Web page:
Your home may feel like the safest place in the world, but it could be hazardous to your health. Pollen, dander, mold, smoke and dust mites circle through the air in most houses, causing an invisible smog worse than outdoor pollution in a major city. A whole house air filter is the most effective way to combat that air pollution and keep breathing problems at bay, but it’s important to understand the costs associated with installation before making a decision.
Start improving your home’s air quality by finding a pro who can install your whole house air cleaner.
Table of Contents
- Whole House Air Purifier Cost
- Why Install An Air Filtration System
- Types Of Air Purifier Systems
- Types Of Air Pollutants
- Do You Need An Air Cleaner?
- How To Prevent Air Pollution
- DIY Or Hire A Pro?
- Find A Pro
Whole House Air Purifier Costs
When installing a whole house air purifier, homeowners typically spend between $587 and $2,502. The average national cost is $1,303. The actual whole house air cleaner itself can cost anywhere from $1,000 to over $5,000, depending on the one you choose. Additional costs may include replacing filters and adding child tamper-resistant outlets.
Why Install An Air Filtration System
There are many reasons to consider installing an air filtration system, but your health is number one. Invisible pollutants located in most homes can lead to many problems, including the following:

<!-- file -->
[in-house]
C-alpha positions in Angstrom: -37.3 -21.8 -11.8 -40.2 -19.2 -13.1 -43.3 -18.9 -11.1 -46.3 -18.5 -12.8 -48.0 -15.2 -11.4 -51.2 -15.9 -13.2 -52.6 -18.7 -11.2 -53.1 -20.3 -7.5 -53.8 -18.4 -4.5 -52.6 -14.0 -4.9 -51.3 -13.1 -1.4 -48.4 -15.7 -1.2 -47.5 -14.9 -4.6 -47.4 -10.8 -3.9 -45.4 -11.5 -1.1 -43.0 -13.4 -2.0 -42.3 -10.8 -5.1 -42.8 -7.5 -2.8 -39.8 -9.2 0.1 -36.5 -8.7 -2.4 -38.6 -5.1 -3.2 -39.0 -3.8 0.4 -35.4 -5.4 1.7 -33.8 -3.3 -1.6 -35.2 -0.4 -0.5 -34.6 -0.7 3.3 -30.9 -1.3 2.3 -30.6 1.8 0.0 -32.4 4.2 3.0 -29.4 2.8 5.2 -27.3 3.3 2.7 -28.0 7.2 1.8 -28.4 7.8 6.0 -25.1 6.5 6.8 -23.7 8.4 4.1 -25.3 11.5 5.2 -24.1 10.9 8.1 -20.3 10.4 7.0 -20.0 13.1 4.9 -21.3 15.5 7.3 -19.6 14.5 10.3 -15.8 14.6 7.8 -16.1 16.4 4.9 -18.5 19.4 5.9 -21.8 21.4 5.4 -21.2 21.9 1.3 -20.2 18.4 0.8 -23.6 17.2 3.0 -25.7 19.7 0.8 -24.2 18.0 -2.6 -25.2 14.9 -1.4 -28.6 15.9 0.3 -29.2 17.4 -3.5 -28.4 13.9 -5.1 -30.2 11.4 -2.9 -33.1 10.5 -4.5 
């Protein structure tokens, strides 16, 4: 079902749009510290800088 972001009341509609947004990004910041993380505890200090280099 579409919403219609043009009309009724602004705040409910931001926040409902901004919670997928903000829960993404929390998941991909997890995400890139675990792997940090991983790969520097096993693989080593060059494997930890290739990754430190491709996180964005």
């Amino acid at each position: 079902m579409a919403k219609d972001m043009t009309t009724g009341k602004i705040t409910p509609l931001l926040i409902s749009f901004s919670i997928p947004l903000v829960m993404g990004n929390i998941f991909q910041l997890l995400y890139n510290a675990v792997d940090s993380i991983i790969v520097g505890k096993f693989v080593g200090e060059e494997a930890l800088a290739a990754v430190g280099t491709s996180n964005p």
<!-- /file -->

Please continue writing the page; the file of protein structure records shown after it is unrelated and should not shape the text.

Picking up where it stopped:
- Respiratory Illnesses
- Dry Eyes
- Nasal Congestion
Even if you dust, vacuum and clean your house daily, it probably still hosts a number of air pollutants that you can’t see with the naked eye. That’s where the whole house air cleaner comes in. Homeowners who install them see a reduction in allergies and other respiratory health issues. Other benefits may include:
- Reduction in secondhand smoke impact
- Fewer illnesses due to the reduction of germs circulating through the house
- Reduction in odors
- Fresher, cleaner air
Types Of Air Purifier Systems
There are four main types of air purifying systems: flat, extended media, electronic and ultraviolet. Each one offers unique characteristics.
- Flat Filters: At around $15, these are the least expensive, but they require monthly changing and don’t always work as well as others. They can attract dust, clog easily and fail to trap microscopic particles. They can also overwork your furnace if they become too clogged with dust and dander.
- Extended Media Filters: These filters require professional installation and must be changed annually. The typical filter costs between $40 and $60 before installation fees. Unlike the flat filter, these can trap the smallest particles.
- Electronic Filters: If someone in your home smokes, an electronic filter is ideal. It traps particles, including some secondhand smoke, like a magnet. They can cost $600 to $1,000, but never need changing. The only requirement is a 120-volt electrical outlet, and you must wash the aluminum collector plates every few months.
- Ultraviolet Filters: Hospitals usually install ultraviolet filters because they’re excellent at zapping up germs, viruses and bacteria. Considered an add-on to your whole house electronic precipitator, the price is typically between $400 and $800.
Types Of Air Pollutants